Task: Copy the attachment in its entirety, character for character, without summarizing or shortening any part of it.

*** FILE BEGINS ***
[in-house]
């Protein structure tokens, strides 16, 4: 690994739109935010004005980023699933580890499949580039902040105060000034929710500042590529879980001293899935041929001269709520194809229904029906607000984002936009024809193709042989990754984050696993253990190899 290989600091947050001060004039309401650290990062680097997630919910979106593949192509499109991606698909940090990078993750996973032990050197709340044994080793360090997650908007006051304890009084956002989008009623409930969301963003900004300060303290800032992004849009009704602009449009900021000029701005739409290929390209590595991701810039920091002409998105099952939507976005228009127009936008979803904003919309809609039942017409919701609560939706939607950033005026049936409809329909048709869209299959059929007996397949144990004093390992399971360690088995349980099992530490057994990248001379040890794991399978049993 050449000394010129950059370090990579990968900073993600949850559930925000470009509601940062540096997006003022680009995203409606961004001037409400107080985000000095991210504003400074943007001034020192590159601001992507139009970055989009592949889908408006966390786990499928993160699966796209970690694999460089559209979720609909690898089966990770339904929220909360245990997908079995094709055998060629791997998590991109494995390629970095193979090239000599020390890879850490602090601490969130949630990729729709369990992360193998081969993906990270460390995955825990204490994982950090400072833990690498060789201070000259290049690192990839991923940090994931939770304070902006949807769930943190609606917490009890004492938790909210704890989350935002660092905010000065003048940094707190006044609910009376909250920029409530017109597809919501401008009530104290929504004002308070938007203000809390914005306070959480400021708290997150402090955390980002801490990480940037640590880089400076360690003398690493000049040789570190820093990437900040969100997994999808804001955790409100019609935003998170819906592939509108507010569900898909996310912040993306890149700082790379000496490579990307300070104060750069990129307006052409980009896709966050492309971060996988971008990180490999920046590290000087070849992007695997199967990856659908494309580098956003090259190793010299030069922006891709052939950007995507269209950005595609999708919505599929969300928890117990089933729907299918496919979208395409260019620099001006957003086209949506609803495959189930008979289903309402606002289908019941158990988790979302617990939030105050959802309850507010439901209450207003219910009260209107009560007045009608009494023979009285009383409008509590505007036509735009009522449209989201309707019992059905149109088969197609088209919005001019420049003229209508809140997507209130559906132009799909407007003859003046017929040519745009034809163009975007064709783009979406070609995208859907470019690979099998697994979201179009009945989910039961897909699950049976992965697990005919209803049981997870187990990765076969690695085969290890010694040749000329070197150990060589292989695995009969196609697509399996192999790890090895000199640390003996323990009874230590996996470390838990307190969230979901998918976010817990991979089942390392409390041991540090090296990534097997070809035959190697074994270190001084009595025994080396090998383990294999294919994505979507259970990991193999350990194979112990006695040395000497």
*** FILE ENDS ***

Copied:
[in-house]
């Protein structure tokens, strides 16, 4: 690994739109935010004005980023699933580890499949580039902040105060000034929710500042590529879980001293899935041929001269709520194809229904029906607000984002936009024809193709042989990754984050696993253990190899 290989600091947050001060004039309401650290990062680097997630919910979106593949192509499109991606698909940090990078993750996973032990050197709340044994080793360090997650908007006051304890009084956002989008009623409930969301963003900004300060303290800032992004849009009704602009449009900021000029701005739409290929390209590595991701810039920091002409998105099952939507976005228009127009936008979803904003919309809609039942017409919701609560939706939607950033005026049936409809329909048709869209299959059929007996397949144990004093390992399971360690088995349980099992530490057994990248001379040890794991399978049993 050449000394010129950059370090990579990968900073993600949850559930925000470009509601940062540096997006003022680009995203409606961004001037409400107080985000000095991210504003400074943007001034020192590159601001992507139009970055989009592949889908408006966390786990499928993160699966796209970690694999460089559209979720609909690898089966990770339904929220909360245990997908079995094709055998060629791997998590991109494995390629970095193979090239000599020390890879850490602090601490969130949630990729729709369990992360193998081969993906990270460390995955825990204490994982950090400072833990690498060789201070000259290049690192990839991923940090994931939770304070902006949807769930943190609606917490009890004492938790909210704890989350935002660092905010000065003048940094707190006044609910009376909250920029409530017109597809919501401008009530104290929504004002308070938007203000809390914005306070959480400021708290997150402090955390980002801490990480940037640590880089400076360690003398690493000049040789570190820093990437900040969100997994999808804001955790409100019609935003998170819906592939509108507010569900898909996310912040993306890149700082790379000496490579990307300070104060750069990129307006052409980009896709966050492309971060996988971008990180490999920046590290000087070849992007695997199967990856659908494309580098956003090259190793010299030069922006891709052939950007995507269209950005595609999708919505599929969300928890117990089933729907299918496919979208395409260019620099001006957003086209949506609803495959189930008979289903309402606002289908019941158990988790979302617990939030105050959802309850507010439901209450207003219910009260209107009560007045009608009494023979009285009383409008509590505007036509735009009522449209989201309707019992059905149109088969197609088209919005001019420049003229209508809140997507209130559906132009799909407007003859003046017929040519745009034809163009975007064709783009979406070609995208859907470019690979099998697994979201179009009945989910039961897909699950049976992965697990005919209803049981997870187990990765076969690695085969290890010694040749000329070197150990060589292989695995009969196609697509399996192999790890090895000199640390003996323990009874230590996996470390838990307190969230979901998918976010817990991979089942390392409390041991540090090296990534097997070809035959190697074994270190001084009595025994080396090998383990294999294919994505979507259970990991193999350990194979112990006695040395000497």